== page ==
The forest is full of songbirds, layers and layers of bird calls: "Holy Moley," "Looking for a Good Time," "Wait a Minute, Mr. Smith," "Prickly Prickly," "Gee, Willikers," "[nyuk, nyuk,] Whoo whoo whoo whoo," "Wheeeeeeew, Bo Derek, Bo Derek," "Let's Go to Wheatsville," and of course, "Cheep Cheep." There was a bird that sounded the first four notes of Beethoven's Fifth Symphony. There also was what I thought to be a single bird that sounded like two cats fighting. Because of the denseness of the forest one could hear the birds much more than see them.

A group of ground foraging birds would often hang out around my kuti that I was particularly fond of (not attached to, just fond of). They looked something like kingfishers, but were not water birds. They had large crested heads. The bodies were brown, the faces white with black masks and the crest grey. They made little quail-like noises as they pecked around on the ground. One day I discovered that they are the ones that sound like cats fighting; they all join in to what I suspect is a distress call.

Another bird Is a virtuoso: He has zillions of calls, something like a mocking bird, though I couldn't determine if he learned them from other birds. He even has its own audience, what seems to be an approving female bird voice between his calls. One day I discovered that he is the source of the "Wheeeew, Bo Derek, Bo Derek" call. Now, as I remember, Bo Derek was an American actress who made a couple of "B" movies, like in the seventies, and her appeal was not in her acting ability. Why a Burmese bird would know about Bo Derek, or even care, especially given the species differential, is anybody's guess. One day I actually spotted this bird; it is all black, even the beak, except for white cheeks.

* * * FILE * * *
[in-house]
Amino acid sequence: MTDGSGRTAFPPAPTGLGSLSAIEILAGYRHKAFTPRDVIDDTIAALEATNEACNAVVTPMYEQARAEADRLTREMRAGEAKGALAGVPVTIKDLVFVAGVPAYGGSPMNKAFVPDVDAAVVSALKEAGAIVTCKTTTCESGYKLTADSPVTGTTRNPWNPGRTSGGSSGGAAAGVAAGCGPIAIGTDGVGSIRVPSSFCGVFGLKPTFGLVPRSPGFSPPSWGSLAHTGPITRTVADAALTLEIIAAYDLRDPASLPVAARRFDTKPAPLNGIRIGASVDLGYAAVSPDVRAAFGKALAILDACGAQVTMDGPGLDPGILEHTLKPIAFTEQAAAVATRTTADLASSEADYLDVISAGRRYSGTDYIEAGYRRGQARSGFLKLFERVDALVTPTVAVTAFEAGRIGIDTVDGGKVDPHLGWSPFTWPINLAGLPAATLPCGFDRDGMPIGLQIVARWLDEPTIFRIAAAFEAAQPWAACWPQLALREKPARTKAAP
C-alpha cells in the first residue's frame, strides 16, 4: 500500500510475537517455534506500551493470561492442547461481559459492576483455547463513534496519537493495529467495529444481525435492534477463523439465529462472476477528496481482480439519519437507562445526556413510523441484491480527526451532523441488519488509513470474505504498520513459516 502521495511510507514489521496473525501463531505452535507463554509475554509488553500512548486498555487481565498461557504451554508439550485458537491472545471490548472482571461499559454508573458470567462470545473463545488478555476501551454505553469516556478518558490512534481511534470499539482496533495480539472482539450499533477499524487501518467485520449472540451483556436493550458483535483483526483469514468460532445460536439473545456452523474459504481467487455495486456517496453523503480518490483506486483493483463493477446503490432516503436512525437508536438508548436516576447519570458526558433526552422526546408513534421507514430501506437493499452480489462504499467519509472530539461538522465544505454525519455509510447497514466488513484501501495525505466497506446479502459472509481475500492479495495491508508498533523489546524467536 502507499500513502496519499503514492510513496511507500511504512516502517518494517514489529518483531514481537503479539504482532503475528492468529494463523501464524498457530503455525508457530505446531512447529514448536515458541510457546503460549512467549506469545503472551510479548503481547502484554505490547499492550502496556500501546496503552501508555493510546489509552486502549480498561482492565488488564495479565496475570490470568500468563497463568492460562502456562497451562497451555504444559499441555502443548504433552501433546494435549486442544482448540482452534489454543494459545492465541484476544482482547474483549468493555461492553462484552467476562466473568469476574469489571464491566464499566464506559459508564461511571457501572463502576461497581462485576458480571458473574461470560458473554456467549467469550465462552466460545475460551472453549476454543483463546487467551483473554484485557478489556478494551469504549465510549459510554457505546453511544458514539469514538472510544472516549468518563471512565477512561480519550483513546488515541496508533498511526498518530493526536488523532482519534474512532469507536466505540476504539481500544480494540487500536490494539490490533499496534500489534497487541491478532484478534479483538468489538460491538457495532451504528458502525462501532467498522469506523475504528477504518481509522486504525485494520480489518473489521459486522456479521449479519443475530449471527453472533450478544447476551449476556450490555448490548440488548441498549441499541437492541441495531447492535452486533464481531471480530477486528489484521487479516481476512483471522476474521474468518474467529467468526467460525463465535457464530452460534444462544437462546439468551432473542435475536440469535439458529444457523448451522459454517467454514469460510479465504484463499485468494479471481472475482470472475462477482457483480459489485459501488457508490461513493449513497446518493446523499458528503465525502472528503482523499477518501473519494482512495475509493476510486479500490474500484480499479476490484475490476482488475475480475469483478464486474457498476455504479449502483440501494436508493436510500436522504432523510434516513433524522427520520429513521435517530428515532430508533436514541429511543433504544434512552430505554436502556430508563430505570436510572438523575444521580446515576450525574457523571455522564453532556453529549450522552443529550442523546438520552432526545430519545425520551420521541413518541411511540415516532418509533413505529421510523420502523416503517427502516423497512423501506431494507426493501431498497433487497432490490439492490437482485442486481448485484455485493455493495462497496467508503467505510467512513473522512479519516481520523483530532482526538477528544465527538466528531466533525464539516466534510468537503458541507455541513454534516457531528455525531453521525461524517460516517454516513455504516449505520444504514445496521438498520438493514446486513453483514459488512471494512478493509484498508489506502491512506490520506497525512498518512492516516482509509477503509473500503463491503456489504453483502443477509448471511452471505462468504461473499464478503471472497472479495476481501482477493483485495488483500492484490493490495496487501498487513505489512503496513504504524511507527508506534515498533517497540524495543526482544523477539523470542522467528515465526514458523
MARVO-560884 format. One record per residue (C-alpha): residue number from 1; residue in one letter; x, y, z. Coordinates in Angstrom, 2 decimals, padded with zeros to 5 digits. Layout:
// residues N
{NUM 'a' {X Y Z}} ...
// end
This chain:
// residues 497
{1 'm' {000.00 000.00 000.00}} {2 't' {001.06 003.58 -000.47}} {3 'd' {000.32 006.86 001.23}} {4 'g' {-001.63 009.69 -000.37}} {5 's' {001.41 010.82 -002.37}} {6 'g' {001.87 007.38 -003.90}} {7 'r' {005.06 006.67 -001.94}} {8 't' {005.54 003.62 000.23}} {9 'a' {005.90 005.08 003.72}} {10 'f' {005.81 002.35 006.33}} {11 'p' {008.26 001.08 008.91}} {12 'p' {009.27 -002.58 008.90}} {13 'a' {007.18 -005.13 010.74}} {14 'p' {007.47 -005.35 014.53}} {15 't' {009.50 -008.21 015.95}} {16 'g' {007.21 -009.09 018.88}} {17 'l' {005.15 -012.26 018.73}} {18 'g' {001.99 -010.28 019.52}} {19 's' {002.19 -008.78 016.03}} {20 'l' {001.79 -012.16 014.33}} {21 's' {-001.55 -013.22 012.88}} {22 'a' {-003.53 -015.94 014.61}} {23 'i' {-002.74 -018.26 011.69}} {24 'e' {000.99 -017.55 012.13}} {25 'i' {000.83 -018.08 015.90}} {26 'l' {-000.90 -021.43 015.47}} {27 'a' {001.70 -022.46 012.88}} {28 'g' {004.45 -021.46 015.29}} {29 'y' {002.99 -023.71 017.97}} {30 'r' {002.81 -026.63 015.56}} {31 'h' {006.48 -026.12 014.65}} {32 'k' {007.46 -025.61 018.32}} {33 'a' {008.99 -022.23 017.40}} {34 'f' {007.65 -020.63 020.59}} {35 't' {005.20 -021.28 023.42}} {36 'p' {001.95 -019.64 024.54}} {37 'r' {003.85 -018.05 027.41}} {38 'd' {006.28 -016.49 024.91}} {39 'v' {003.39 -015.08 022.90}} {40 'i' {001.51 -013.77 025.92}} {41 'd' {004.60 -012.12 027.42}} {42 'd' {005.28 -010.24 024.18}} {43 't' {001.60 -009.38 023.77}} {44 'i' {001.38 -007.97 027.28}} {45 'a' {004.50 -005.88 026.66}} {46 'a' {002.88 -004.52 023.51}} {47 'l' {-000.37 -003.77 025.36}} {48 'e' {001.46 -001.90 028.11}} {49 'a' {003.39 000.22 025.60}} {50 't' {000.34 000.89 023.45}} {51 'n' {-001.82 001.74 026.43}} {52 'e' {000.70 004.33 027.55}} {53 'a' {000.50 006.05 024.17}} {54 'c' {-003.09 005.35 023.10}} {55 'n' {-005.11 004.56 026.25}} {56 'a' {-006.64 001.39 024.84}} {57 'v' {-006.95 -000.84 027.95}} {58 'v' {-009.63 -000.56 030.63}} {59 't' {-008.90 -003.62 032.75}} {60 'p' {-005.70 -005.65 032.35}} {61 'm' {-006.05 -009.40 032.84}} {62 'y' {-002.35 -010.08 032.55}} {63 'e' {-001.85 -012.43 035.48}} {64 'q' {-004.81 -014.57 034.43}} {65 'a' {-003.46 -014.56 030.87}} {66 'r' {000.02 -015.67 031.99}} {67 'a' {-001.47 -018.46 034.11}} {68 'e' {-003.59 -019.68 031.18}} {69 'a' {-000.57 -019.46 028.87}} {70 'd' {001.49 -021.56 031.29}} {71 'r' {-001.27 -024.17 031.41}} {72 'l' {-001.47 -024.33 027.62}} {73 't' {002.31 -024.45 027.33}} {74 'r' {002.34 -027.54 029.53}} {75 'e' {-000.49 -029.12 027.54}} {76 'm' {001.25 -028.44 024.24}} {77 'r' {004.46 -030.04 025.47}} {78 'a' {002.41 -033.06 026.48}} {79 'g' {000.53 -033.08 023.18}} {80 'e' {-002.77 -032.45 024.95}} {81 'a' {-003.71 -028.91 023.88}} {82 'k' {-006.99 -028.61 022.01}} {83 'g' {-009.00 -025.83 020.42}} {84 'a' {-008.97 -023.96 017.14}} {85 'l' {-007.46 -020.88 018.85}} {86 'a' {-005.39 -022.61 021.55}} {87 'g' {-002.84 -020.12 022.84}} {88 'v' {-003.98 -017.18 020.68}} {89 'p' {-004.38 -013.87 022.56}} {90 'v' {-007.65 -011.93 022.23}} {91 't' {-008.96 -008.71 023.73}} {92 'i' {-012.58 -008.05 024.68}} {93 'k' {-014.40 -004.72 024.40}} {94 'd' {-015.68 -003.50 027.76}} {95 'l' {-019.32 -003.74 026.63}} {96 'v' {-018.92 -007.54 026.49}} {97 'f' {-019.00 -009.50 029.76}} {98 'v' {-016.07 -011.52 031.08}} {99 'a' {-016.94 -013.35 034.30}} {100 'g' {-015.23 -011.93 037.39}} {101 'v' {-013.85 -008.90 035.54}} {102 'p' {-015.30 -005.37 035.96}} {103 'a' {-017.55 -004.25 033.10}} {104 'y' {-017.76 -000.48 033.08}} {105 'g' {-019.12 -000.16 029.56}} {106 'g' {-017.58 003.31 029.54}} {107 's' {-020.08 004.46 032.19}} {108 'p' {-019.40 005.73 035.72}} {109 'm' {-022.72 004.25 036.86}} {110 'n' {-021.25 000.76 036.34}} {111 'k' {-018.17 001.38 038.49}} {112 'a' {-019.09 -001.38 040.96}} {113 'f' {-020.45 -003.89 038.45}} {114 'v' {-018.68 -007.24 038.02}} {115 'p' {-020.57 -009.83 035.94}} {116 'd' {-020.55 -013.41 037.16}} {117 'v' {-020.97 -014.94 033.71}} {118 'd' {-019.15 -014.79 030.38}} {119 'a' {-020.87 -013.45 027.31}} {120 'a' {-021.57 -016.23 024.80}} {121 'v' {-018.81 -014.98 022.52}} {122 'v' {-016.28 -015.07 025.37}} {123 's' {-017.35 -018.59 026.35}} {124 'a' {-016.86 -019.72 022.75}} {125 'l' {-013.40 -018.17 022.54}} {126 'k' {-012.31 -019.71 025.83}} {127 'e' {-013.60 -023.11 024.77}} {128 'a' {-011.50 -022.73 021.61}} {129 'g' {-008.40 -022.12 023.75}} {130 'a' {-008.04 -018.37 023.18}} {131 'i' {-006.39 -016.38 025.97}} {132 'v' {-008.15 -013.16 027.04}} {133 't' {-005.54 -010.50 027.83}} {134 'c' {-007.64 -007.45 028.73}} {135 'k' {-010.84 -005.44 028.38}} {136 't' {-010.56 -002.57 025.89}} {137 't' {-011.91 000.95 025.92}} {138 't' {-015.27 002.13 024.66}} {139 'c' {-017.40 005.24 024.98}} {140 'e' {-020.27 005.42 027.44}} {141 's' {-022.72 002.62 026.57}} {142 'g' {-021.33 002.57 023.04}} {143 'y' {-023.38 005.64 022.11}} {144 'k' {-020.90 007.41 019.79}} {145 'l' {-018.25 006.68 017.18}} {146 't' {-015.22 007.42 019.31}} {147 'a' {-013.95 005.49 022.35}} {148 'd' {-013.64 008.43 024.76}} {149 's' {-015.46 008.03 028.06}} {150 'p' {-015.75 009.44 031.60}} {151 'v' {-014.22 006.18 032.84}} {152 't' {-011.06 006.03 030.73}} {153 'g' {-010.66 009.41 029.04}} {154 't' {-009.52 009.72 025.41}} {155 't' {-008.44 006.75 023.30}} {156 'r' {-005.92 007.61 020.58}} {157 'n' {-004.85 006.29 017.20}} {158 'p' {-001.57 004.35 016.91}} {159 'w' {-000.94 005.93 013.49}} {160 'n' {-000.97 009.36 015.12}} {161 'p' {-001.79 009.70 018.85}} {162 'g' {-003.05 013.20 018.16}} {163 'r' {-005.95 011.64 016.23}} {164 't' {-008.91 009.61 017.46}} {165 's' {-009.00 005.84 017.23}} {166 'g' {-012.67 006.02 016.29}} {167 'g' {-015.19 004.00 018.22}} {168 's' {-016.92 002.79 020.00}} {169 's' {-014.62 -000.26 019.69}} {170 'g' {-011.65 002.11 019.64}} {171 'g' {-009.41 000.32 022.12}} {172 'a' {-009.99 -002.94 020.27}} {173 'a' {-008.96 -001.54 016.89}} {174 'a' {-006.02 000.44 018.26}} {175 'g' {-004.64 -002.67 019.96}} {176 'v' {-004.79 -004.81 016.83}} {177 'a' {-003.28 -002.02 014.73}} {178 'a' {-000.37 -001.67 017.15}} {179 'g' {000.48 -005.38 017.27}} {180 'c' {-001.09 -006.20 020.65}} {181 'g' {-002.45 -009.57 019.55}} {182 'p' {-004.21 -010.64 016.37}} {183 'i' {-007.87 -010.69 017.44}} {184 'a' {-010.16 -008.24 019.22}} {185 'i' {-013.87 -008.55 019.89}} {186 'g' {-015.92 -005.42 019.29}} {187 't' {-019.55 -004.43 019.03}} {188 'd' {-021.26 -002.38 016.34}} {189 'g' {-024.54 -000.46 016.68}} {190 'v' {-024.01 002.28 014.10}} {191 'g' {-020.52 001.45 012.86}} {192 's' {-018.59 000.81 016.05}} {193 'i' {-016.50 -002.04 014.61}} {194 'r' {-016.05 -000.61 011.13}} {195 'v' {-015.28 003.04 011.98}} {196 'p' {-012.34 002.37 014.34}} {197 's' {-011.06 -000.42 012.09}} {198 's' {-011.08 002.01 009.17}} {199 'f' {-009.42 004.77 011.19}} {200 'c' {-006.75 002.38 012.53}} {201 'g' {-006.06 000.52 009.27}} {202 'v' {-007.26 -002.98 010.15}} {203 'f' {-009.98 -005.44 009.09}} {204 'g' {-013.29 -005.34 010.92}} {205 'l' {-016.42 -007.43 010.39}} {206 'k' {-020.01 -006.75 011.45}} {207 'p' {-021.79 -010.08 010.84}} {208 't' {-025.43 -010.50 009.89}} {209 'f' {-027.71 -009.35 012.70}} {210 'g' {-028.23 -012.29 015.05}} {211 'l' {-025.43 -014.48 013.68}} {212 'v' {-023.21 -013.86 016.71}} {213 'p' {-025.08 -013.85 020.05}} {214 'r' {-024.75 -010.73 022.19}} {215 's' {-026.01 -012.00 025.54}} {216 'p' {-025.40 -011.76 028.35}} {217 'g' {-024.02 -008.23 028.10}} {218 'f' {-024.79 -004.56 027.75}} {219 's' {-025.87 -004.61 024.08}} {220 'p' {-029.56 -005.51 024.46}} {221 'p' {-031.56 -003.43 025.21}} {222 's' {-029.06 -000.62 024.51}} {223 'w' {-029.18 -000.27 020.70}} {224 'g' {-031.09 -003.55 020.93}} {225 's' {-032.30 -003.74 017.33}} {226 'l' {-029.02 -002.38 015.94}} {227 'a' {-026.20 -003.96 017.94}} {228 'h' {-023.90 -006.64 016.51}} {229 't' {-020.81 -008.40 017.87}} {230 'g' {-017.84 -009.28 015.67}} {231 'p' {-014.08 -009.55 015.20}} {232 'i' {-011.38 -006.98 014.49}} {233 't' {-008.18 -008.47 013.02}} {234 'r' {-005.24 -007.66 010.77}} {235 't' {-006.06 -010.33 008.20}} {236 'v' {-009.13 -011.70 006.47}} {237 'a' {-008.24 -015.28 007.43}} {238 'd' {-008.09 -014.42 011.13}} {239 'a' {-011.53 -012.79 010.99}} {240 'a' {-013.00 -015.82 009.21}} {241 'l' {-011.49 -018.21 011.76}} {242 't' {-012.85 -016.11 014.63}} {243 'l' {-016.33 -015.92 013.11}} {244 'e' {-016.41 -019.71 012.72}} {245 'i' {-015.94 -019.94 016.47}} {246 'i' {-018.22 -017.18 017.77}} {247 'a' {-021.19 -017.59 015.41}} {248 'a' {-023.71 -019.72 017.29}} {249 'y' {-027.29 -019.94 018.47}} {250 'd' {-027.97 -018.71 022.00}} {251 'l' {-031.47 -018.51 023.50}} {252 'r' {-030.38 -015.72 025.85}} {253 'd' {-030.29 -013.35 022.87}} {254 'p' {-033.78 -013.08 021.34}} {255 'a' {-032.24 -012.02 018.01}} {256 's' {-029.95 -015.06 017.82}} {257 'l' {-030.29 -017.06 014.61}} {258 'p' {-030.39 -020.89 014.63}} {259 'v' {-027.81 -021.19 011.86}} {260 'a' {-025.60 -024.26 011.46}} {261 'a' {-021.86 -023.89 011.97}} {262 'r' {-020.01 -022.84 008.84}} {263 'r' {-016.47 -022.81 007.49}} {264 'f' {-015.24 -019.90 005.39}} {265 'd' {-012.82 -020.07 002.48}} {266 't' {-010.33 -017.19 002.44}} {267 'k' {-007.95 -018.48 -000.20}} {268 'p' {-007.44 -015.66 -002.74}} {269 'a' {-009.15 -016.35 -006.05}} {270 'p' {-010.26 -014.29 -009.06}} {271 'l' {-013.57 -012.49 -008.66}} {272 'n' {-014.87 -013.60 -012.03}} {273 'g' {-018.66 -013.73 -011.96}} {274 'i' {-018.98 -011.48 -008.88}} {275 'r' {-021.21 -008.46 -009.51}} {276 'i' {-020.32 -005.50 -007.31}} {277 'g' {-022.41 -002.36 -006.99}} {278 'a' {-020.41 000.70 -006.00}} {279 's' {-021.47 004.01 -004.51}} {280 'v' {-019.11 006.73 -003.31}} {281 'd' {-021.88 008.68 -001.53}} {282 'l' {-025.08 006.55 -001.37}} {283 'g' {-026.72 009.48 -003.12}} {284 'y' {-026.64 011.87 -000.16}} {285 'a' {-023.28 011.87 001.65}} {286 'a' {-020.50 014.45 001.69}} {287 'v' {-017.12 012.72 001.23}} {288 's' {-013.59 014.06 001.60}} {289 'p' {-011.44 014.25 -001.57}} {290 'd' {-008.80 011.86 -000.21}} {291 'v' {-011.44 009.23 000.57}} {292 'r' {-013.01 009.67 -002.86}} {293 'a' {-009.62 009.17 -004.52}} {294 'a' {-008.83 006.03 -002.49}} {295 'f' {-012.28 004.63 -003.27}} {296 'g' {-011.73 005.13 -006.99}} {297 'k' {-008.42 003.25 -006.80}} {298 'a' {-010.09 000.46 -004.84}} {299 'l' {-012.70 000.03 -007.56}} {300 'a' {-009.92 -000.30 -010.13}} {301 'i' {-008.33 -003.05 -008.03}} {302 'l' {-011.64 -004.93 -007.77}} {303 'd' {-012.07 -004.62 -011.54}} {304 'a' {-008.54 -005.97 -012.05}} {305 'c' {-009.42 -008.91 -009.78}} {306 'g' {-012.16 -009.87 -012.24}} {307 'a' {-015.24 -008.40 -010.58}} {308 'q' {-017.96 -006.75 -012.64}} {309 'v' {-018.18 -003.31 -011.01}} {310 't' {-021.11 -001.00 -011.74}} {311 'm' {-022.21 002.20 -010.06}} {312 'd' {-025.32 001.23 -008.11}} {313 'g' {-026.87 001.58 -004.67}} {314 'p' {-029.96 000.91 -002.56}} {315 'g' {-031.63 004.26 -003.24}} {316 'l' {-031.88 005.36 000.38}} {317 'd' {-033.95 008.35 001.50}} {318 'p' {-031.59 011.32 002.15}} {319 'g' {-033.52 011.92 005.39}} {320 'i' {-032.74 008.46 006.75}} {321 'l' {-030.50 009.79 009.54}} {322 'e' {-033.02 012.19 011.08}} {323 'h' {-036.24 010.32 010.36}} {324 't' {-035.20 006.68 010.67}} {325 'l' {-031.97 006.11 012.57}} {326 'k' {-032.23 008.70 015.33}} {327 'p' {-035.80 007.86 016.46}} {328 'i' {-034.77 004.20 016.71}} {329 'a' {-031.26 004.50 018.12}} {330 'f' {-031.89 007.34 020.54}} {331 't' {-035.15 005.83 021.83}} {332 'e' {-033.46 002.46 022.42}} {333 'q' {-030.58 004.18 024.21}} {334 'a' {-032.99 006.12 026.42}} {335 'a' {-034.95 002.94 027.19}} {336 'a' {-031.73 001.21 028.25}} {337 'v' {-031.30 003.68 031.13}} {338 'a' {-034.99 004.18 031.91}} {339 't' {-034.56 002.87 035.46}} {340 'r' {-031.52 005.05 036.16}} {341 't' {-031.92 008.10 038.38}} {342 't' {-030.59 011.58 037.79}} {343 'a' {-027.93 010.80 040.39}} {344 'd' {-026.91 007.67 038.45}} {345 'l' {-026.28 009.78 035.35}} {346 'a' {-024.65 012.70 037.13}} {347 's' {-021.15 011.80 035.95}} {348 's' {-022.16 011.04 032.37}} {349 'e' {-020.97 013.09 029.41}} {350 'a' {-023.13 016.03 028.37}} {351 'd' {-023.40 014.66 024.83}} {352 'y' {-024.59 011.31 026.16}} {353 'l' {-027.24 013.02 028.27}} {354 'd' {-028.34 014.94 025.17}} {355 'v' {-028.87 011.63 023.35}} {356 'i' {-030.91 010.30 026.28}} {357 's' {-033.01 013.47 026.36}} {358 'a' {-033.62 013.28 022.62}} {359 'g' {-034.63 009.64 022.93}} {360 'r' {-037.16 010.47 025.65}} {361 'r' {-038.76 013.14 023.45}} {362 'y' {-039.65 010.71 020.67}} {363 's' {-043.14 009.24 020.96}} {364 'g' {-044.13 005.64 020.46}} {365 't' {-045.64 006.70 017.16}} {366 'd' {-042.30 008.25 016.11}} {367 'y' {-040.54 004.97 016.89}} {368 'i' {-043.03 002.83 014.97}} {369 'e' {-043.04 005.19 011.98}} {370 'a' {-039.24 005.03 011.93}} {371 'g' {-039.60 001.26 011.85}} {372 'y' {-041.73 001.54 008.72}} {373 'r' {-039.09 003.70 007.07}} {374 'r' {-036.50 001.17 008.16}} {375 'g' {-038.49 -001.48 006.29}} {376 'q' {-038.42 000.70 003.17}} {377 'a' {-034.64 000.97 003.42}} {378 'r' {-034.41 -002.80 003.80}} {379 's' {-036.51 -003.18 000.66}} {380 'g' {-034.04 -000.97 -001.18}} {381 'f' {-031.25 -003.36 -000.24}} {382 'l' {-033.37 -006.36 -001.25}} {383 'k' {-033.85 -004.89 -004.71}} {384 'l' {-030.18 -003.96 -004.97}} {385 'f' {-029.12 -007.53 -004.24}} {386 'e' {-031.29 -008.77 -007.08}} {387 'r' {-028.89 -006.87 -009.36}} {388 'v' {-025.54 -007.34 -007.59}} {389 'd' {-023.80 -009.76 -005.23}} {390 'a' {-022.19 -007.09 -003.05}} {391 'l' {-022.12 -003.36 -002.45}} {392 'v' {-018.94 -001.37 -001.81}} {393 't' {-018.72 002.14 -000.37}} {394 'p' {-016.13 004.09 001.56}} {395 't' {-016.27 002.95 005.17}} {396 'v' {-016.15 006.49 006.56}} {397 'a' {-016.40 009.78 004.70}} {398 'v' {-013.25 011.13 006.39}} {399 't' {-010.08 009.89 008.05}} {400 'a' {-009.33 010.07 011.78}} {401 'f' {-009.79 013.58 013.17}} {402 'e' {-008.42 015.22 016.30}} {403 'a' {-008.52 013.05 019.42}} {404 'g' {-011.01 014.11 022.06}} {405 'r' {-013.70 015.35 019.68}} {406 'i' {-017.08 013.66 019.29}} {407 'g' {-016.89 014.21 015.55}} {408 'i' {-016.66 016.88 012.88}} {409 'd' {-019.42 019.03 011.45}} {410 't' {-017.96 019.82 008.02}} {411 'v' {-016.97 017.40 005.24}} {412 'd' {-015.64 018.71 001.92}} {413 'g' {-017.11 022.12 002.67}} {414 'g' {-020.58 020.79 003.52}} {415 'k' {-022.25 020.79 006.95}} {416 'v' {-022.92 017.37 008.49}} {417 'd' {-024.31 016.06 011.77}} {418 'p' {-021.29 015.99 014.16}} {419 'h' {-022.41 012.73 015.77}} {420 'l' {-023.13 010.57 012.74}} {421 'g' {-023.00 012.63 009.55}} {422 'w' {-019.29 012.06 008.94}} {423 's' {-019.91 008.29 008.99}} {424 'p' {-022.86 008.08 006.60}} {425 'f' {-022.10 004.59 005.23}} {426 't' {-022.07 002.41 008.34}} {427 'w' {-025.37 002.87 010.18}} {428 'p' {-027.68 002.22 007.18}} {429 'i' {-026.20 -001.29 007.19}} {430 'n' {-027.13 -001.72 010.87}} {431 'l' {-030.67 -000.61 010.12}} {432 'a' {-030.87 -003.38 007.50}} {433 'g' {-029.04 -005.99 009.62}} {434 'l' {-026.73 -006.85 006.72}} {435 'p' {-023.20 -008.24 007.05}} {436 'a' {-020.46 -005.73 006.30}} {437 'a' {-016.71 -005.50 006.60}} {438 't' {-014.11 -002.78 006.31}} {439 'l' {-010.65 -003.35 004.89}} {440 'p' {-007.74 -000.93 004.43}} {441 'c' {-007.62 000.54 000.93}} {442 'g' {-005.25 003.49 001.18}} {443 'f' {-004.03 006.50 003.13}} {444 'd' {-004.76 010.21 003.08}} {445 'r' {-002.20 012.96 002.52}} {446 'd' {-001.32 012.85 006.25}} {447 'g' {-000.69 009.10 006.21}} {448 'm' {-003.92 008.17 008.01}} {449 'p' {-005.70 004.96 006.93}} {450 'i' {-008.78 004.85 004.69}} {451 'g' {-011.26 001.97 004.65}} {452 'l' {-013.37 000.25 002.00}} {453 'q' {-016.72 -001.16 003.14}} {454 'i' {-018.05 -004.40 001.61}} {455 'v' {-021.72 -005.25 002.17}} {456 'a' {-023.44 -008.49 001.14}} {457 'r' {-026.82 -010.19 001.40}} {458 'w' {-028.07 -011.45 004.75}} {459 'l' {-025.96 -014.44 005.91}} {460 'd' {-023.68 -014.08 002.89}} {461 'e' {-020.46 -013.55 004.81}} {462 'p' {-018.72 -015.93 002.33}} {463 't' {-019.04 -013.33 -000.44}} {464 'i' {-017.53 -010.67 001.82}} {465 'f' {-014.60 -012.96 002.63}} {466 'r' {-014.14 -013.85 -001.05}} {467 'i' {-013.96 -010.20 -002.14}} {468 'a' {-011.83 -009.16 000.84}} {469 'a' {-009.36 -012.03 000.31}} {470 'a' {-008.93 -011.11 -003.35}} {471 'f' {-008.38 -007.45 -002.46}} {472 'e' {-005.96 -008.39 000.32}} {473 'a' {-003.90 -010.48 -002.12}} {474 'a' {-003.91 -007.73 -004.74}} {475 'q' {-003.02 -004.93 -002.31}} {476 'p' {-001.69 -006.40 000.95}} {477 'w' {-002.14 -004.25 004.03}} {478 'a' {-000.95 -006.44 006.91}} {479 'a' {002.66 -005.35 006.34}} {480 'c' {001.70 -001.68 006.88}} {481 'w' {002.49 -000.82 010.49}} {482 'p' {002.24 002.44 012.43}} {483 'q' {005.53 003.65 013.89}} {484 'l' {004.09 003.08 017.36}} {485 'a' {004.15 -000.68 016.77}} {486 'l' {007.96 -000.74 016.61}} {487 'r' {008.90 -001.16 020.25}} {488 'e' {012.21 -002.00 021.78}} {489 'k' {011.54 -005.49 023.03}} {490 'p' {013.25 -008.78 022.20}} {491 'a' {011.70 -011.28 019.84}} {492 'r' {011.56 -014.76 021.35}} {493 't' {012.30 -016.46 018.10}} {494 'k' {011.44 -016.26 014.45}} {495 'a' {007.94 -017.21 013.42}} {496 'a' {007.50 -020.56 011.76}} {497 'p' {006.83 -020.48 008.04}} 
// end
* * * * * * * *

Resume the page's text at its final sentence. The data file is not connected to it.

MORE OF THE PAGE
Another bird seemed to be constant practicing. It had a call that sometimes extended to nine notes, but that it would interrupt constantly at the third, fourth, etc., note, and then try another note. I thought at first that it was a beginner bird, which I could sympathize with as I was myself in a steep learning process. But then it occurred to me: Maybe this is a composer bird. Birds must get their material from somewhere. I could hear Cole Porter picking out a tune at the piano then trying another note, much like this bird. It did concern me that this bird over almost two months never made any progress with that one tune, much less moved on to another tune. But I trust that other members of its species are more prolific. Maybe one of them wrote the Bo Derek song!

My favorite bird is what I call the Ruffled Feathers. It proved to be incredibly elusive; I never saw one, even though there seemed to be at least one almost constantly outside of my kuti, as well as outside of the sima hall. Its call is something like, "Wrrrrrrrrrr Wrrrrrrrrrrrrrr WRRRRRRRRRR! Unh Uh Unh Uh Unh Uh ... Uh Uh Uh." The first part expressed anger, increasing anger. The second refusal; each "Unh Uh" had the intonation patter of the English interjection. The third resignation. This bird would perform this little radio drama any time of day or night, and generally seemed to be right outside the window, although you could also hear them in the distance. It was as loud as a goose, so I pictured it as being at least as big as a duck. But I will be darned if I could spot one, though I tried.